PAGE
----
After spending Saturday afternoon at the Toronto Subaru Club Spring Fling with the TMBLER, I decided to finish off my weekend by working on the BatBerry. After receiving some great advice/support form Kevin at Air Assisted last week, I decided to tackle the front shocks. When you use a front air suspension kit, like the one from Ride Tech that I’m using, you need to fabricate new mounting points for the front shocks. This is because the old suspension was a spring over top of a shock configuration.
Now that the air bag takes up the space of the old spring, the shock needs to move to the outside of the suspension and bolt onto the bottom A-arm. This involves figuring out exactly where to mount everything while taking into account things like A-arm travel, full collapse and expand of the suspension as well as wheel and tire clearance when the steering is in the full locked position.
First step was bringing the suspension up to the fully collapsed position where the bottom A-arm is sitting on its bump stop. From there you can play around with where the shock needs to attach to the lower A-arm and then pop on the wheel in the full steering lock position to make sure that your position clears the tire. You also need to make sure that the shock still has some travel left in it when it’s at this fully collapsed position. That’s because you want the bump stop to do its job and not put the weight of the vehicle on the shock.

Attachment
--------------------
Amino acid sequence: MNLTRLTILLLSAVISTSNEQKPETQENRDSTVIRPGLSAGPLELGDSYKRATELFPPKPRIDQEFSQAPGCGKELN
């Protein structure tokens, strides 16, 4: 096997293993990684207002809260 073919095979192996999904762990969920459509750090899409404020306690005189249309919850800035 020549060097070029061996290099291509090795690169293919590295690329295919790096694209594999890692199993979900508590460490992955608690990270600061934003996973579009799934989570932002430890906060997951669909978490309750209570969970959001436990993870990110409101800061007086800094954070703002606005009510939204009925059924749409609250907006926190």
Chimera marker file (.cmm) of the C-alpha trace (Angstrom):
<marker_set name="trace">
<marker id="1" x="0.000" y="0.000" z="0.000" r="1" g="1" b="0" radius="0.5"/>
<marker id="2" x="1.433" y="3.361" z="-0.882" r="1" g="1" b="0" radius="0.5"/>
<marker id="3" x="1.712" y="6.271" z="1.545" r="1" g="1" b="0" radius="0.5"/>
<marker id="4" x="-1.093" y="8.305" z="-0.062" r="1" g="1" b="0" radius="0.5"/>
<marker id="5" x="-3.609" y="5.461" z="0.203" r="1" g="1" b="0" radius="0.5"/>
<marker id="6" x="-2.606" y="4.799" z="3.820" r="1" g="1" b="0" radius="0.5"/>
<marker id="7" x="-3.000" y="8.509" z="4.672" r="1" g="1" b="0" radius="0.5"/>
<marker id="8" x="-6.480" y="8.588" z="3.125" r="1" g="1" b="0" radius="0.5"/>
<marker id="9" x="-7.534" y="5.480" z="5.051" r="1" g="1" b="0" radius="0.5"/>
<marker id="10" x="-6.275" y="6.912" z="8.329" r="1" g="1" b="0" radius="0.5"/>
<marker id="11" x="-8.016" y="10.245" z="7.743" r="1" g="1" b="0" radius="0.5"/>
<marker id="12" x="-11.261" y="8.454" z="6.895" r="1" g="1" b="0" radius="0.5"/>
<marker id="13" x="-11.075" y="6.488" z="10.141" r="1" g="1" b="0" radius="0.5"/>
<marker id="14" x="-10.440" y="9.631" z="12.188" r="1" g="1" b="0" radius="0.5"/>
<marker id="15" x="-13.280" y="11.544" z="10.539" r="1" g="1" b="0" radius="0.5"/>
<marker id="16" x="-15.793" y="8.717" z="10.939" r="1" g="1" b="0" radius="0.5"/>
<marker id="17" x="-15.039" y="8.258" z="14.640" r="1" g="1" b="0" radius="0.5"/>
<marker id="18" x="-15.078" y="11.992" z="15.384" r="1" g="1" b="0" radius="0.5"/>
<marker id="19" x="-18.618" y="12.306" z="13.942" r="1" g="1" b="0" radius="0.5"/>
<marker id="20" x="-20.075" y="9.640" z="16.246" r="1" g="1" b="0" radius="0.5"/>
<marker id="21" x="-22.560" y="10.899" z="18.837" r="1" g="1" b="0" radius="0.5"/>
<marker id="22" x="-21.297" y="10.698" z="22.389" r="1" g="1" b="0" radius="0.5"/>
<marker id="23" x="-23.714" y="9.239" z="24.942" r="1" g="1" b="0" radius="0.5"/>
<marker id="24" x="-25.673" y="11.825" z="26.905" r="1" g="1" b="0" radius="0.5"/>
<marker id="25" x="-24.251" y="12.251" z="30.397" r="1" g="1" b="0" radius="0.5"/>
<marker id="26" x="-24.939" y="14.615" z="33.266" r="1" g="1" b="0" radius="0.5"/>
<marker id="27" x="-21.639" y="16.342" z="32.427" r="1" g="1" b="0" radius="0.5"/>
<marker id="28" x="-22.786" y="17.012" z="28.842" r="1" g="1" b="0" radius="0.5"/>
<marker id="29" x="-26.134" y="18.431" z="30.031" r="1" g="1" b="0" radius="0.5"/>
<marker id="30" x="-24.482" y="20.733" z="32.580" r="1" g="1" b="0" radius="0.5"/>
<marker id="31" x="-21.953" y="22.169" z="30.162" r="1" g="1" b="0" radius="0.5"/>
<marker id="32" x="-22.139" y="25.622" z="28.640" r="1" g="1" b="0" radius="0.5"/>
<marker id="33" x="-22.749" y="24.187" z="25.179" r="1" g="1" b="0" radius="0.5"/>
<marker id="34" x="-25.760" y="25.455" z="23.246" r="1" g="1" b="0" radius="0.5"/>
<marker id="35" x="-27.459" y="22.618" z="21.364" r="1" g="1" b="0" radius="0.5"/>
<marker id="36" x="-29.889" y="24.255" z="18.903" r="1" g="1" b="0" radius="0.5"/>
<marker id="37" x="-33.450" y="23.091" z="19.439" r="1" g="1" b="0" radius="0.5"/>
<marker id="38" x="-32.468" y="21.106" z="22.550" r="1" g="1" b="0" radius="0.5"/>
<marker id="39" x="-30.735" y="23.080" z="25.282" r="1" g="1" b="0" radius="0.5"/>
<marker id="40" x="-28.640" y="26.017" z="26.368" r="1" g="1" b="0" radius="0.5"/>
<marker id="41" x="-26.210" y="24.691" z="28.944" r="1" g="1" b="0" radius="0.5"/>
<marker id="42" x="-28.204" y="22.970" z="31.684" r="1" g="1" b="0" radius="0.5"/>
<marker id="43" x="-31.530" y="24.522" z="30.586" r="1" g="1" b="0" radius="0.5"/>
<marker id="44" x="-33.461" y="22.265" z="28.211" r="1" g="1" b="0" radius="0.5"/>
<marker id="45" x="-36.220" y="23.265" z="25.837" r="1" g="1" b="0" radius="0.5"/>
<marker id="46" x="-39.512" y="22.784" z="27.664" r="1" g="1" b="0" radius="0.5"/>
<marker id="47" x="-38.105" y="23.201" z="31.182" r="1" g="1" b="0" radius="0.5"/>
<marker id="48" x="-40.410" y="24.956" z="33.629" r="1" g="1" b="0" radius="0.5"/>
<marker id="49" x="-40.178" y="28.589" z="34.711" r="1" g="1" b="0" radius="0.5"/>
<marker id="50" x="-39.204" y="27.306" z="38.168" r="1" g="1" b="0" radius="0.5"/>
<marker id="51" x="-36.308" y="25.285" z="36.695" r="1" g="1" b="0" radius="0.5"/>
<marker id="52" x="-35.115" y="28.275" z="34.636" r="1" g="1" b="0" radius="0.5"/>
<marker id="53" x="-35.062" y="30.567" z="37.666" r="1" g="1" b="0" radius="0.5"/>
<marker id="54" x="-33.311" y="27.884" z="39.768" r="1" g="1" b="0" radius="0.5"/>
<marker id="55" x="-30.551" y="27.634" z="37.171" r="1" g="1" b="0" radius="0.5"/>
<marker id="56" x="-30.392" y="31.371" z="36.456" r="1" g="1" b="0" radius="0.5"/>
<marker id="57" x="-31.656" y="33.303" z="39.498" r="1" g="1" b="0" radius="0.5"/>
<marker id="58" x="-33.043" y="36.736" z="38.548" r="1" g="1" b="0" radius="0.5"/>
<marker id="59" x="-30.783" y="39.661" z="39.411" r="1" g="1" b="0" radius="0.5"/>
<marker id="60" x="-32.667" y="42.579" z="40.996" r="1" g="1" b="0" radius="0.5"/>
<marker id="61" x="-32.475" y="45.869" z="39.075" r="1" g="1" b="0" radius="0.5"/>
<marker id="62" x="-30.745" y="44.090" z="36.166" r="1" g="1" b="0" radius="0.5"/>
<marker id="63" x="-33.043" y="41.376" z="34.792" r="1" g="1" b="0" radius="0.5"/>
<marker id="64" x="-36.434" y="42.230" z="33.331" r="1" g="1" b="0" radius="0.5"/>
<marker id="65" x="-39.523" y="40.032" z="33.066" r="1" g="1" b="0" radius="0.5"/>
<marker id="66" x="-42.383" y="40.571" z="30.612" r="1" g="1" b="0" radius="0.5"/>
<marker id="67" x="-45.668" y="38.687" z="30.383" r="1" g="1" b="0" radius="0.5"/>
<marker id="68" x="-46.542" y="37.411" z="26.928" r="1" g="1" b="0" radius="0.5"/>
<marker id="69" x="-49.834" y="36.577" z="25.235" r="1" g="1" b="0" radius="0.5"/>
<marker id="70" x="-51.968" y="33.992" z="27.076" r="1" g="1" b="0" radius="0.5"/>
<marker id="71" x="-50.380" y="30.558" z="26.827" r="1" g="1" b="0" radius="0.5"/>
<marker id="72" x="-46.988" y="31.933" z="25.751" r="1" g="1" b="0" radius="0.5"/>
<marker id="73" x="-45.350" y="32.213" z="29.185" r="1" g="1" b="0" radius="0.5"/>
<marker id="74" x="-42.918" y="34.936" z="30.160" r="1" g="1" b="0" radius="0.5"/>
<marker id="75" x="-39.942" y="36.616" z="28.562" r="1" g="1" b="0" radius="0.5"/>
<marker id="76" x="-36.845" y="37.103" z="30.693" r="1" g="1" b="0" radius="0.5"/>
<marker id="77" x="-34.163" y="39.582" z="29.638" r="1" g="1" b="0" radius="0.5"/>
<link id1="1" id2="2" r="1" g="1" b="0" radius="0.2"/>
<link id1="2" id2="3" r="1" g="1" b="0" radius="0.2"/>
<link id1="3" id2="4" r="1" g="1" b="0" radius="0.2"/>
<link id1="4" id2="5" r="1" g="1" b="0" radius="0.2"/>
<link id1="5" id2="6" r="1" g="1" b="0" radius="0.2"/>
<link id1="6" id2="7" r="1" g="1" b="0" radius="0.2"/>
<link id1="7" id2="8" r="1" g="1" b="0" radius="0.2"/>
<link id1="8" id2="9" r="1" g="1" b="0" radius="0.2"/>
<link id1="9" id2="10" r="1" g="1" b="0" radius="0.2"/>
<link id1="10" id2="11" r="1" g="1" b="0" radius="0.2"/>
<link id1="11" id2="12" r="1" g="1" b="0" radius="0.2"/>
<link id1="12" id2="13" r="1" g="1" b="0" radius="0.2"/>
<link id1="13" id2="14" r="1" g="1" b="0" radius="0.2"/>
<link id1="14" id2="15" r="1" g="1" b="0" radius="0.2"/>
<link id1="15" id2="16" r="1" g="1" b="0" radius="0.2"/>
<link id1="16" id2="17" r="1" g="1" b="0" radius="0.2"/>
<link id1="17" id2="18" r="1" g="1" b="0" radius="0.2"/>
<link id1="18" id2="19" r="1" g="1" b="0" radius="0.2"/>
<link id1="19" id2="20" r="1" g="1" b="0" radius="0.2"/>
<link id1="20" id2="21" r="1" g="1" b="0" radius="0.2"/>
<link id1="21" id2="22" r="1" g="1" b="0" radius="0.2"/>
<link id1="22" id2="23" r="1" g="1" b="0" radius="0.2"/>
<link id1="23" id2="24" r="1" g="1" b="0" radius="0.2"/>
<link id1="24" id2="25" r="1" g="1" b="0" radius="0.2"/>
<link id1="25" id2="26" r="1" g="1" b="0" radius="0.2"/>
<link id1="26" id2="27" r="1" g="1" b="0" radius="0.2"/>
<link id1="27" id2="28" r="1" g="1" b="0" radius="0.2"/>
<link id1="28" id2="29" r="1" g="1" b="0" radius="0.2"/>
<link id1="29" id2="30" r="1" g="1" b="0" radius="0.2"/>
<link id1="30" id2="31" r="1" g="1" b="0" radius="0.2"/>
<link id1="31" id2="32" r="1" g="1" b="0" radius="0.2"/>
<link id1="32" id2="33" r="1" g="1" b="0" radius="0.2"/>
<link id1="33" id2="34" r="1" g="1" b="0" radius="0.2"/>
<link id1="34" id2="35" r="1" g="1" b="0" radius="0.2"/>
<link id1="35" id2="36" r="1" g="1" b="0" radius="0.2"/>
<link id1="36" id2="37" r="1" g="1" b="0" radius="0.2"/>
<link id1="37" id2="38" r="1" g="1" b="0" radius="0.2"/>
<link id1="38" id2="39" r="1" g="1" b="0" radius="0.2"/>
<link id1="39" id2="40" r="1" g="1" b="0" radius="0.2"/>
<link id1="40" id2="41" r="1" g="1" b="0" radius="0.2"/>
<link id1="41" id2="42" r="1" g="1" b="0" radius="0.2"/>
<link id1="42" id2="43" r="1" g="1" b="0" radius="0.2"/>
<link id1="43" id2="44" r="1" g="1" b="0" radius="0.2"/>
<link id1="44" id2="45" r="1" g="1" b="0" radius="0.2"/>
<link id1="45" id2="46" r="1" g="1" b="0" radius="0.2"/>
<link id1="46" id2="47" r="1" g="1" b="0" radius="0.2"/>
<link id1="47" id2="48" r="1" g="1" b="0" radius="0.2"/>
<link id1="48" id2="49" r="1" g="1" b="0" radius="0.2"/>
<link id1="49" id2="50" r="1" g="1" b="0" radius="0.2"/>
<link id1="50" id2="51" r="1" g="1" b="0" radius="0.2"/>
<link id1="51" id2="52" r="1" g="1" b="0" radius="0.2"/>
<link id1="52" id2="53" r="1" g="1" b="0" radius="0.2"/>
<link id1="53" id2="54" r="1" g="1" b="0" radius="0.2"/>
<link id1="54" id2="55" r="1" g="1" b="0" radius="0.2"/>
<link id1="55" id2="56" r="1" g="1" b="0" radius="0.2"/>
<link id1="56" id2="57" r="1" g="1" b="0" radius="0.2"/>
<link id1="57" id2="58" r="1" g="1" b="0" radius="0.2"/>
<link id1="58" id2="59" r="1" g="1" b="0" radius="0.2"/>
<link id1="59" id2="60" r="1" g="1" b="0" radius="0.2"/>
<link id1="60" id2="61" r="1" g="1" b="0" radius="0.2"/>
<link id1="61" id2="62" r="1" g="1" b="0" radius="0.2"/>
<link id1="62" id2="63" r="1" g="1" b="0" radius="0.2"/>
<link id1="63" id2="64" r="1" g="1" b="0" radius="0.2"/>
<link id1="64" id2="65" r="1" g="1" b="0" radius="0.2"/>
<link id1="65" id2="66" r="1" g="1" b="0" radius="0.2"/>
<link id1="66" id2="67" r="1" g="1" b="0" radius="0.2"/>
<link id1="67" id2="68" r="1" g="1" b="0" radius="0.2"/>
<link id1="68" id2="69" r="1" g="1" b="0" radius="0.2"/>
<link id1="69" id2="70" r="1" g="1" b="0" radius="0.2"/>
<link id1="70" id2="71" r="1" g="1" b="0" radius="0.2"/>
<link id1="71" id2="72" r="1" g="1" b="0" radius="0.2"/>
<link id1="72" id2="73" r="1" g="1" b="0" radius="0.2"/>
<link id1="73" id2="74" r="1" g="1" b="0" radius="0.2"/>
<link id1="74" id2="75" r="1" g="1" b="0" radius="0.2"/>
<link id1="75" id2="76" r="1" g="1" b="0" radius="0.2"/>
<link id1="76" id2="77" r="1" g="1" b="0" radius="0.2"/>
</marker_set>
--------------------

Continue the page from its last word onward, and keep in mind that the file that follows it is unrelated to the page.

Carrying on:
Once you have your mocked up position you can also check to make sure there isn’t any contact with the shock during the wheel travel from top to bottom. It’s also good to make sure (if possible) that the shock isn’t at full extension before the top bump stop hits (i.e. The car is flying in the air). This is a very rare occasion because even with the weight of the tire and spindle I had to push down on the tire to get it to extend to the top bump stop.
The lower A-arm was then drilled and the shock stud was pushed through to hold everything in place. This then allowed me to tack weld the top shock mount and test the suspension travel one last time before permanently welding the top shock mount.
I then repeated the same process for the passenger side of the car to complete the job. Overall it was a pretty straightforward installation and I’m happy with the results. Now I just need to give the shock towers a nice coat of primer and paint when the temperature gets a little bit warmer (it was only 8 degrees out there today). I also managed to get the top chassis brace bolted back into position. Once the shock towers are painted I’ll be able to bolt the front radiator assembly back onto the car using this top chassis brace.
I’ll also have to figure out a new mounting location for the front brake line brackets where the flex hose connects to the hard line. They used to be located right where the new shocks are now located. I figure I’ll likely just find a spot to weld them on just in front of the A-arms.